By: Jeff Sonderman | Poynter
A July 4 fireworks show in downtown Philadelphia was marred by a shooting that sent crowds scattering, according to hundreds of tweets sent that night. But when reporters at the Philadelphia Daily News followed up with police, wrote Philly.com staffer Daniel Victor, they were told there had been no such shooting.
News organizations are learning that they can use social media to get the first, and firsthand, accounts of breaking news. But they face the challenge of verifying that information and deciding whether to publish those accounts.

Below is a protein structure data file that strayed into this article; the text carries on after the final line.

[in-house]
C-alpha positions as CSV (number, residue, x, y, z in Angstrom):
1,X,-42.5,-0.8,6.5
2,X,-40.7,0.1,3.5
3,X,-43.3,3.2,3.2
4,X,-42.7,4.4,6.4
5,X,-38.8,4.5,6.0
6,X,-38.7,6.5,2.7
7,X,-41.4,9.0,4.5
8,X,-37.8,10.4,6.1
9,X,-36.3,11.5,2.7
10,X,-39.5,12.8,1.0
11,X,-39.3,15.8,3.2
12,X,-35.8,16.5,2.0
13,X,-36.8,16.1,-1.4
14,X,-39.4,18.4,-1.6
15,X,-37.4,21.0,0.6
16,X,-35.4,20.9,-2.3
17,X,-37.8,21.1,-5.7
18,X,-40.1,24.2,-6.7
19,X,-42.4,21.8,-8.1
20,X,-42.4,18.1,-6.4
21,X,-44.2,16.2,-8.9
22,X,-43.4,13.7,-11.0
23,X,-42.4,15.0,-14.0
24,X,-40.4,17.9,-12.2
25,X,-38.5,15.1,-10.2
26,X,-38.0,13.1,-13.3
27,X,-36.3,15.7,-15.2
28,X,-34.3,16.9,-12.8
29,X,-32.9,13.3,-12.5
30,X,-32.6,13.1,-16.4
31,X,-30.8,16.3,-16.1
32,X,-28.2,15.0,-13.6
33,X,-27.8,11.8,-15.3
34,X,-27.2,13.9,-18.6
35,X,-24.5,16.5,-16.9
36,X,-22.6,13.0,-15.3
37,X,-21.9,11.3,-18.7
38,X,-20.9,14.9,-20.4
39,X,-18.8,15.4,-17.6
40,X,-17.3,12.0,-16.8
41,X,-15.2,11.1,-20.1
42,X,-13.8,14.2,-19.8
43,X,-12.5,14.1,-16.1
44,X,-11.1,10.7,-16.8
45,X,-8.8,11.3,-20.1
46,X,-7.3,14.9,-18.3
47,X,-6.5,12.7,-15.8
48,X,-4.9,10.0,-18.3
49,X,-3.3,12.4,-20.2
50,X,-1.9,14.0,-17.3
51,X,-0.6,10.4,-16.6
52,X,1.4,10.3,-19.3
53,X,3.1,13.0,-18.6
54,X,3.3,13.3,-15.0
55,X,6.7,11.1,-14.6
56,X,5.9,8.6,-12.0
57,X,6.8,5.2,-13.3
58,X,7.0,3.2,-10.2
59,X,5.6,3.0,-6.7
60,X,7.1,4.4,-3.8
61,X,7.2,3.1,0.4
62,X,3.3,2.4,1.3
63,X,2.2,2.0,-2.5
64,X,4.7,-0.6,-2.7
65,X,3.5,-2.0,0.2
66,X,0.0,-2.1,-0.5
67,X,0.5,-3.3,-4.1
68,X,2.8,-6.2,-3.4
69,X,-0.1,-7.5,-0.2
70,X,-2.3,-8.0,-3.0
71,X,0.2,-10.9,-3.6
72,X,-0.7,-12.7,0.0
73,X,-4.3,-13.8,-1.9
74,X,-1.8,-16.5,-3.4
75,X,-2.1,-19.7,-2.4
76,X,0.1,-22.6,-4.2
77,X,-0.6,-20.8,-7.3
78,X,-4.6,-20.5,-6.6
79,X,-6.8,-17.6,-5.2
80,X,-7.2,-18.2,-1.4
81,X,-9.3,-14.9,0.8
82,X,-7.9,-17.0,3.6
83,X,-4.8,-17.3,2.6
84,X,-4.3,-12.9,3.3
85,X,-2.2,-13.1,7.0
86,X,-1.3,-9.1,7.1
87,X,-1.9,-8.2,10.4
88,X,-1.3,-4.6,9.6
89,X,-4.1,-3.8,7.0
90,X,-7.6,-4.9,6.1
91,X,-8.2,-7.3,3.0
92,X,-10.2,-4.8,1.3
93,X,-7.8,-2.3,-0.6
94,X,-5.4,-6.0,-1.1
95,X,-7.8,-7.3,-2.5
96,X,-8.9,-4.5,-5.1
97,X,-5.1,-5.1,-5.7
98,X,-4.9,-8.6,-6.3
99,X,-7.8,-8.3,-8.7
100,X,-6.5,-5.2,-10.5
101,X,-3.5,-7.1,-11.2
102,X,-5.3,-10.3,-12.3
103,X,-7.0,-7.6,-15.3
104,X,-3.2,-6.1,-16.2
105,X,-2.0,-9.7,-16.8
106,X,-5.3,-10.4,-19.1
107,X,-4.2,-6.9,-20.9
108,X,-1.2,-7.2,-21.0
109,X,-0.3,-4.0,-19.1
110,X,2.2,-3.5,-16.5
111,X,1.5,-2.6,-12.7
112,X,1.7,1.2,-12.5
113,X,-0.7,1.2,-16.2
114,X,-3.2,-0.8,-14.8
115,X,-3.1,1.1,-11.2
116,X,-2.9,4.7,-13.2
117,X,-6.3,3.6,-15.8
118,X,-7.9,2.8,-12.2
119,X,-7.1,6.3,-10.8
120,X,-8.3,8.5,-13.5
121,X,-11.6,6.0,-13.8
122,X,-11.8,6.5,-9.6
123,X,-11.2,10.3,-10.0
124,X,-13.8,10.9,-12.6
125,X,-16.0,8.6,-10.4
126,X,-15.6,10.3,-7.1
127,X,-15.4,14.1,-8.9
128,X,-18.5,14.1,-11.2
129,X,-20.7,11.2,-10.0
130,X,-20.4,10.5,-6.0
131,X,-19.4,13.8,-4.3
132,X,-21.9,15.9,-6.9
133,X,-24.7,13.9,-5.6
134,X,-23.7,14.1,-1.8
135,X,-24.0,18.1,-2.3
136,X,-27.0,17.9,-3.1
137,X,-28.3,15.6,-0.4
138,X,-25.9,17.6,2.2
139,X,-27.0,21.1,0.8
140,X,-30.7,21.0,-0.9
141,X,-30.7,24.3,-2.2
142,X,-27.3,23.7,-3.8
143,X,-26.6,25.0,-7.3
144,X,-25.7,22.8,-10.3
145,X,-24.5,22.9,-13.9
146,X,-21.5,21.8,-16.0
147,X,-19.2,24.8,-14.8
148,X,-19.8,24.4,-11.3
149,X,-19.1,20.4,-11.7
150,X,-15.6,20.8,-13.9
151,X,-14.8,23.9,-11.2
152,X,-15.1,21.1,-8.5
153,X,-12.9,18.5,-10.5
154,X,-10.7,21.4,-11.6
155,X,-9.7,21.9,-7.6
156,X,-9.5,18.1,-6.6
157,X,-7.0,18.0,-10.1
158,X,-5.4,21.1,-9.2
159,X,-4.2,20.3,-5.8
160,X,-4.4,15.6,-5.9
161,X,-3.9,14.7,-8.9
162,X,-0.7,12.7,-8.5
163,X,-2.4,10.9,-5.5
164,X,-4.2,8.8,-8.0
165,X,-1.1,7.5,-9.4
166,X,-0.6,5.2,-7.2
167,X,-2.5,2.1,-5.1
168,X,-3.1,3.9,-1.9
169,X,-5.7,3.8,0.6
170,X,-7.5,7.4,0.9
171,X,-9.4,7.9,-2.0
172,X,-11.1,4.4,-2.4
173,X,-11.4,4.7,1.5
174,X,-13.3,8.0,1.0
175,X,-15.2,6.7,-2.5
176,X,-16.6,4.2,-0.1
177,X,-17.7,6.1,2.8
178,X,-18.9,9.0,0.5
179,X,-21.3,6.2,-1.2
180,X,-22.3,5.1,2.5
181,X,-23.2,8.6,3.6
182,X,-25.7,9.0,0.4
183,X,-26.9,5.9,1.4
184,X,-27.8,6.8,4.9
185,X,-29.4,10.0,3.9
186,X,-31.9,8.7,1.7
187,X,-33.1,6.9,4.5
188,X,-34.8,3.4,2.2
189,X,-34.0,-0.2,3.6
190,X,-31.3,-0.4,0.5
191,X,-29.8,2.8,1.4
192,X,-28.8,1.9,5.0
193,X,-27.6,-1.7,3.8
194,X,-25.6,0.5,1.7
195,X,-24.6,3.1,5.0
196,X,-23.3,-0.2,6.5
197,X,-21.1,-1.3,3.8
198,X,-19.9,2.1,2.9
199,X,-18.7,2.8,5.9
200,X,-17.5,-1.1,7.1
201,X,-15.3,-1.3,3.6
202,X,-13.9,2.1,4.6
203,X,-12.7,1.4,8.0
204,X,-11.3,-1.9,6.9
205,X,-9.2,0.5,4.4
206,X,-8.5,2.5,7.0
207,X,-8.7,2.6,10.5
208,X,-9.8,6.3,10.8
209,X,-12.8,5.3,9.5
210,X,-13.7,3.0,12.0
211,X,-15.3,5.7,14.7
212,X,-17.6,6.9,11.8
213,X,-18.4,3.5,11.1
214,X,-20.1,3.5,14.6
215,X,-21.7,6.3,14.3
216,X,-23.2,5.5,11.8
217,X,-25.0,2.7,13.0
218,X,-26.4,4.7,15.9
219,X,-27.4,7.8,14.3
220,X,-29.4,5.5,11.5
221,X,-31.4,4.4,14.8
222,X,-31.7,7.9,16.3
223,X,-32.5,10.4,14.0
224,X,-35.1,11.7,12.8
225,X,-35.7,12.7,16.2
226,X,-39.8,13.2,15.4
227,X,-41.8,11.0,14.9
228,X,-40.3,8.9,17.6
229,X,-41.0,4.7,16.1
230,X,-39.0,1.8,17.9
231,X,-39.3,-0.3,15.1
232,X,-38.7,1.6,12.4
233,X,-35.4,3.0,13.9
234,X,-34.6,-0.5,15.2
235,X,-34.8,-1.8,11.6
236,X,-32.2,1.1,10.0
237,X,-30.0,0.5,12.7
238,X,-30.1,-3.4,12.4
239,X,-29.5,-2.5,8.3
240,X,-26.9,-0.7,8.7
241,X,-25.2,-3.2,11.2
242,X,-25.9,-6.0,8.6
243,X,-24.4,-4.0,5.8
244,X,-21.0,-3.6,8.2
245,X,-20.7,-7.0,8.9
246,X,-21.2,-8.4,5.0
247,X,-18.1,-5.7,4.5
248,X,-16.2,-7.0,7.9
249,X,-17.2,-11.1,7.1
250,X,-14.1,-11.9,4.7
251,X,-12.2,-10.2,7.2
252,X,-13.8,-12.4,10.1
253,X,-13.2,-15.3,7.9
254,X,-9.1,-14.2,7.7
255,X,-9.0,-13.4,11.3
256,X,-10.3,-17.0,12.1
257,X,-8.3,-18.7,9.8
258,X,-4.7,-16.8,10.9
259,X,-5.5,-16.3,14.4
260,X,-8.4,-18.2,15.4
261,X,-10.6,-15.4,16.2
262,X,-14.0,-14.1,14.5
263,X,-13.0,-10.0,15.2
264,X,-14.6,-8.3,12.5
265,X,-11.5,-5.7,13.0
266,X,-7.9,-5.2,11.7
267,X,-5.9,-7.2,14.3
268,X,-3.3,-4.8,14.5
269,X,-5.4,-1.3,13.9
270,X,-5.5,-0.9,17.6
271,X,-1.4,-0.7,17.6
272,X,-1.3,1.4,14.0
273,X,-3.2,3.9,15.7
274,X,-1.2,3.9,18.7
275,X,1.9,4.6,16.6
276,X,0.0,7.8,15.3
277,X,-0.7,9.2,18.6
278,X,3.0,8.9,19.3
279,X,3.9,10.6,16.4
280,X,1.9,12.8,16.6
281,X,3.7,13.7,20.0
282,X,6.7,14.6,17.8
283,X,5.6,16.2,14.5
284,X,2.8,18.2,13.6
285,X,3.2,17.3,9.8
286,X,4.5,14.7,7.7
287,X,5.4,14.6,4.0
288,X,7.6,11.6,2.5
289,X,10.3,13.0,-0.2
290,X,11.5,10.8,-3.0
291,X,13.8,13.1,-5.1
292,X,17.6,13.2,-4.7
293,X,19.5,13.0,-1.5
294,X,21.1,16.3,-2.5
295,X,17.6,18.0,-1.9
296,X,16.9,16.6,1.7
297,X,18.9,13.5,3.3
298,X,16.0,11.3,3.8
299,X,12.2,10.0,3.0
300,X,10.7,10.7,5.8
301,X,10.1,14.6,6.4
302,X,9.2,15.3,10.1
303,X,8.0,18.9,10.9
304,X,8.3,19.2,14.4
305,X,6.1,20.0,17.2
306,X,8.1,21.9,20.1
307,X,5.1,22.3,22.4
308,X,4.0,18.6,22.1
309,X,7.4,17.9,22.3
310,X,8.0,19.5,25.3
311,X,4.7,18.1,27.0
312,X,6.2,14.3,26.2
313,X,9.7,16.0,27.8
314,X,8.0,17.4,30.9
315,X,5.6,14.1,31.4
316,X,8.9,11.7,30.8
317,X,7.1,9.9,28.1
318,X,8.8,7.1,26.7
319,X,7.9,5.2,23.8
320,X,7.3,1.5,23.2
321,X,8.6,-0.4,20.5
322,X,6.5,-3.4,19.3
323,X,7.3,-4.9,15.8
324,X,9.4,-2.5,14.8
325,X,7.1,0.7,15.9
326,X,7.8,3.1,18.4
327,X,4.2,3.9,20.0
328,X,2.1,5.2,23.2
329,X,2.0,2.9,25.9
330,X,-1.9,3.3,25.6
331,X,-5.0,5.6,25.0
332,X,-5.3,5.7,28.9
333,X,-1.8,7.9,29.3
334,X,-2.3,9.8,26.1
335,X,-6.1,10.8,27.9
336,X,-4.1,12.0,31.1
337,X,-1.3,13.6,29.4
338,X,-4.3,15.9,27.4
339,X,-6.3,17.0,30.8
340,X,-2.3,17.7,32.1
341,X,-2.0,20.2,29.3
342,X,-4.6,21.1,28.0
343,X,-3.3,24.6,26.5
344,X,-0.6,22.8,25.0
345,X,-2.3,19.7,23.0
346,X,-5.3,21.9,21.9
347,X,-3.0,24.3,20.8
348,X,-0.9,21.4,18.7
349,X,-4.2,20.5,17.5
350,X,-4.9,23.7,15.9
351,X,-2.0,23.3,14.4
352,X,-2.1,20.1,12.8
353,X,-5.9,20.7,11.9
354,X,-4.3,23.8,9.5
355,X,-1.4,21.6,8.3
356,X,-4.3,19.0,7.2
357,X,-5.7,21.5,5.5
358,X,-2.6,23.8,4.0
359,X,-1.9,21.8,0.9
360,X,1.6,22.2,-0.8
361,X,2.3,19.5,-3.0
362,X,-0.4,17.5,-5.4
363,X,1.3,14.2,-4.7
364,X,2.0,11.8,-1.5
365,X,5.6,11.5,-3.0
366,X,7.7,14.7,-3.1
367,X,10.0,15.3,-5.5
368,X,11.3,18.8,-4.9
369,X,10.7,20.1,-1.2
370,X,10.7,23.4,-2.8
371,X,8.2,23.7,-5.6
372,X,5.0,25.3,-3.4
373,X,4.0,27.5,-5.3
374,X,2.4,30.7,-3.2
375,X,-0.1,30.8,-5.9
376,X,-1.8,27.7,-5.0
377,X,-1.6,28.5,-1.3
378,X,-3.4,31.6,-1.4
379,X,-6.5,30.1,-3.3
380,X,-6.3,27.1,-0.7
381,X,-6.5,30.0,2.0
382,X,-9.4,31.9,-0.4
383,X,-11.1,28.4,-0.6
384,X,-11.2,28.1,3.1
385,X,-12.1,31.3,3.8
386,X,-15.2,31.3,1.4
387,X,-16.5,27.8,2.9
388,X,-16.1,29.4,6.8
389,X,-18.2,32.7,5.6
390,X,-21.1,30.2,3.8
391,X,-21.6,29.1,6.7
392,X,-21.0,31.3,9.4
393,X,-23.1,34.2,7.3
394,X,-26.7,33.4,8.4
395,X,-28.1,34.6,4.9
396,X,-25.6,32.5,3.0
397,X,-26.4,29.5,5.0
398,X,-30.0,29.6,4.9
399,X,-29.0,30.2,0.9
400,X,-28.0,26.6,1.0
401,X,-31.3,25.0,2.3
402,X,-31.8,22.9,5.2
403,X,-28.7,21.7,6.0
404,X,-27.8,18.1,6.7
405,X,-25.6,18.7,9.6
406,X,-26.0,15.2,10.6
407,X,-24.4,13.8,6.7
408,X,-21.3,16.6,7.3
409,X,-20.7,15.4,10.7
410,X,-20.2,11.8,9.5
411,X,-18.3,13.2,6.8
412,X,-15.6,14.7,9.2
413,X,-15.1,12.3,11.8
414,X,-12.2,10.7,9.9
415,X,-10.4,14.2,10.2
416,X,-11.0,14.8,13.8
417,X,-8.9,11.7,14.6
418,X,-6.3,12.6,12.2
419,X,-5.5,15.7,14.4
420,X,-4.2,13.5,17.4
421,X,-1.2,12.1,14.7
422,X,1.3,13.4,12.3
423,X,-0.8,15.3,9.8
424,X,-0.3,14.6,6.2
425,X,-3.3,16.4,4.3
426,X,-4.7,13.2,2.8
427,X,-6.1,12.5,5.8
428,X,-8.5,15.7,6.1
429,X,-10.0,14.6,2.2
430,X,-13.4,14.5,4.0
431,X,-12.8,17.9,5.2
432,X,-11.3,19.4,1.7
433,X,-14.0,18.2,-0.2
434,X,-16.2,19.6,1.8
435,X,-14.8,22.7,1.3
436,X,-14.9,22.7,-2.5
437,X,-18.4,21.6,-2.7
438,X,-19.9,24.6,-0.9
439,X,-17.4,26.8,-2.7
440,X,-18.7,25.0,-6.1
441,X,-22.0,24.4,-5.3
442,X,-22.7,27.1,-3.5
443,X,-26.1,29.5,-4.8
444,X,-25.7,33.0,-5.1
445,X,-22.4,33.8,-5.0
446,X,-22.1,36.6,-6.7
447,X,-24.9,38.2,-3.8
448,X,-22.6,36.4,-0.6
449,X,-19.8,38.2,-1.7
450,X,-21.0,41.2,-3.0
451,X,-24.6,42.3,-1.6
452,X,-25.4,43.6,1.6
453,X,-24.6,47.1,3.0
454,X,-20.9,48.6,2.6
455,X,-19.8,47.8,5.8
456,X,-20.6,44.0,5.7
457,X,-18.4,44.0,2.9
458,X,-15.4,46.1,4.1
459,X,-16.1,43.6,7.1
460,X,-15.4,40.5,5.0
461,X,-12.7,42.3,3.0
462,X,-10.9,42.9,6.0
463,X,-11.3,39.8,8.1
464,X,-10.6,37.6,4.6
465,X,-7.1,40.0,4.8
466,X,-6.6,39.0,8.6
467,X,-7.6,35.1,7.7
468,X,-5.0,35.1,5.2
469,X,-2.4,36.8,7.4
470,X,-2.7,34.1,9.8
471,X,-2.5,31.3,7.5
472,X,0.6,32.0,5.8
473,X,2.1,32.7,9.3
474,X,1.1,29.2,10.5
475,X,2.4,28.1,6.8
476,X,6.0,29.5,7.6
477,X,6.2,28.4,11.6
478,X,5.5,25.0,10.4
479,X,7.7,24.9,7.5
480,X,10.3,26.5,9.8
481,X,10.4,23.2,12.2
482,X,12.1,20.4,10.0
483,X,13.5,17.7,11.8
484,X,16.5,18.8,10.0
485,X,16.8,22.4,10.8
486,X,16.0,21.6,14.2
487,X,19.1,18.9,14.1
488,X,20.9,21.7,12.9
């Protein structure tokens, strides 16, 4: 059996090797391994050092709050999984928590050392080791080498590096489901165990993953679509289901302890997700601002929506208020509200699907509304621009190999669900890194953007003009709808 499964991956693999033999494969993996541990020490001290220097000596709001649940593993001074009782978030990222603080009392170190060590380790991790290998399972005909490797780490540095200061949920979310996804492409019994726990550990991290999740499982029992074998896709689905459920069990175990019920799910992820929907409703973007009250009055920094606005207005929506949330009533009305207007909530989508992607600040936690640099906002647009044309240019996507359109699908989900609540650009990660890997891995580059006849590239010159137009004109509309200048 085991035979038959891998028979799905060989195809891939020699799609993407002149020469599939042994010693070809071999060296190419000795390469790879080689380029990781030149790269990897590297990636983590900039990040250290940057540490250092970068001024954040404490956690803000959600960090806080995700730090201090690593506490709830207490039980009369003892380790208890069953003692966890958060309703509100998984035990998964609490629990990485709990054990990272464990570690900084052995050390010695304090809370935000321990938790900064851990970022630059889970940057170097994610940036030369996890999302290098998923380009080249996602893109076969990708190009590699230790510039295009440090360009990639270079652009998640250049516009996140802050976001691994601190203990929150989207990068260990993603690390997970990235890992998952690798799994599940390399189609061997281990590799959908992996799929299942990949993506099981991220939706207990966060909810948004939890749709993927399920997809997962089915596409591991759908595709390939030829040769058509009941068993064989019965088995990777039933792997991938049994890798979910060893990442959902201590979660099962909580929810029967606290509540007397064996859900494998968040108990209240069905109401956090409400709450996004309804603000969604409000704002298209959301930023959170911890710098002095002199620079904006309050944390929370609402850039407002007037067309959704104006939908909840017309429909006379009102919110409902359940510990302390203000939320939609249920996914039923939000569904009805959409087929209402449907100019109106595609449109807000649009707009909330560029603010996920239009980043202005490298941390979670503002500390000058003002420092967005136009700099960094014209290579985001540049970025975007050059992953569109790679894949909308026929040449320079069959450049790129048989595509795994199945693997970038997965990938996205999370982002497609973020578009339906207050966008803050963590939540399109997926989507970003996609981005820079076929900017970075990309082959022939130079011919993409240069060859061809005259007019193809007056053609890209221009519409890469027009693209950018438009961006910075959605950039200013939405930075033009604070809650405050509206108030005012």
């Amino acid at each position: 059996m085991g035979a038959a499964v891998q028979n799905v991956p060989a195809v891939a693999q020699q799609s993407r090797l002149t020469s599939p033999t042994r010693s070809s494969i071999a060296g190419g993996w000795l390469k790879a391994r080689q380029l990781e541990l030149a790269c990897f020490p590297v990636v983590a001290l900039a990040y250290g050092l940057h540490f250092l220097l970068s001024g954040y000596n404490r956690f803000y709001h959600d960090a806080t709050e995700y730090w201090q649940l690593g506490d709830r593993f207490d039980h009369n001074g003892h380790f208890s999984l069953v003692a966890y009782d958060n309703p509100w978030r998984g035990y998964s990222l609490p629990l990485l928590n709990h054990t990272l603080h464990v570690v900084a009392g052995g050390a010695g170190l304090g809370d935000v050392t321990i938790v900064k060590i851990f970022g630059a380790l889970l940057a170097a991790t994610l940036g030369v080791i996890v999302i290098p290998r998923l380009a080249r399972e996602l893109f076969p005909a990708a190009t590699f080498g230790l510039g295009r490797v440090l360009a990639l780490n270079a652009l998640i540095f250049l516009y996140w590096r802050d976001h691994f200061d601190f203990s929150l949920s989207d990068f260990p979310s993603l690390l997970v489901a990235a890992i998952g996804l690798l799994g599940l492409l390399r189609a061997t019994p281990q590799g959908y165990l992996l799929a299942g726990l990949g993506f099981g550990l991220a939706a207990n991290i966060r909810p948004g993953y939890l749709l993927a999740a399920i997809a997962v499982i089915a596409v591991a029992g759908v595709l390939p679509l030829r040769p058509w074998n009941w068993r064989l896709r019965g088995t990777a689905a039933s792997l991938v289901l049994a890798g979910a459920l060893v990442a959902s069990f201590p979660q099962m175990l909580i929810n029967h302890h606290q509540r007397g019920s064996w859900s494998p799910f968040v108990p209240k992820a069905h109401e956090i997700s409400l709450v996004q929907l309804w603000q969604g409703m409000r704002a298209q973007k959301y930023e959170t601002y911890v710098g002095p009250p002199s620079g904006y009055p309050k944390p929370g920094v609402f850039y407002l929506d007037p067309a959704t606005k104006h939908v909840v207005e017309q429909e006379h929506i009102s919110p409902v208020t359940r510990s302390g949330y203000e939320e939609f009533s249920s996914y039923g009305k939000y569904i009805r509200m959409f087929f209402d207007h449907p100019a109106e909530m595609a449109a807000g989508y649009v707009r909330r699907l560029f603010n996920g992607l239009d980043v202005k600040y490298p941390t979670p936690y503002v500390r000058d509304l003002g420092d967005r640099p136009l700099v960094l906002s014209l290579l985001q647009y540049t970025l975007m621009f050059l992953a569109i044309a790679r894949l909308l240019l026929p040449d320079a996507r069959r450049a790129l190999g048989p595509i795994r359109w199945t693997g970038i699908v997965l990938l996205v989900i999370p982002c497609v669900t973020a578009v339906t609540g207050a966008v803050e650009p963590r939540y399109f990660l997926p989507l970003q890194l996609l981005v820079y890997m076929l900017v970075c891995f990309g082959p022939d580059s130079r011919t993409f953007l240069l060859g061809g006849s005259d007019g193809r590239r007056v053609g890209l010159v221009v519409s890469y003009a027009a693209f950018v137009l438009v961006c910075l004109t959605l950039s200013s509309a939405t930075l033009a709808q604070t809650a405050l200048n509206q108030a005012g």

The reports of the shooting, Victor wrote, “raised a difficult question totally new to the Twitter era: What do you do when the official account of an event is at odds with dozens, or even hundreds, of people reporting the opposite?”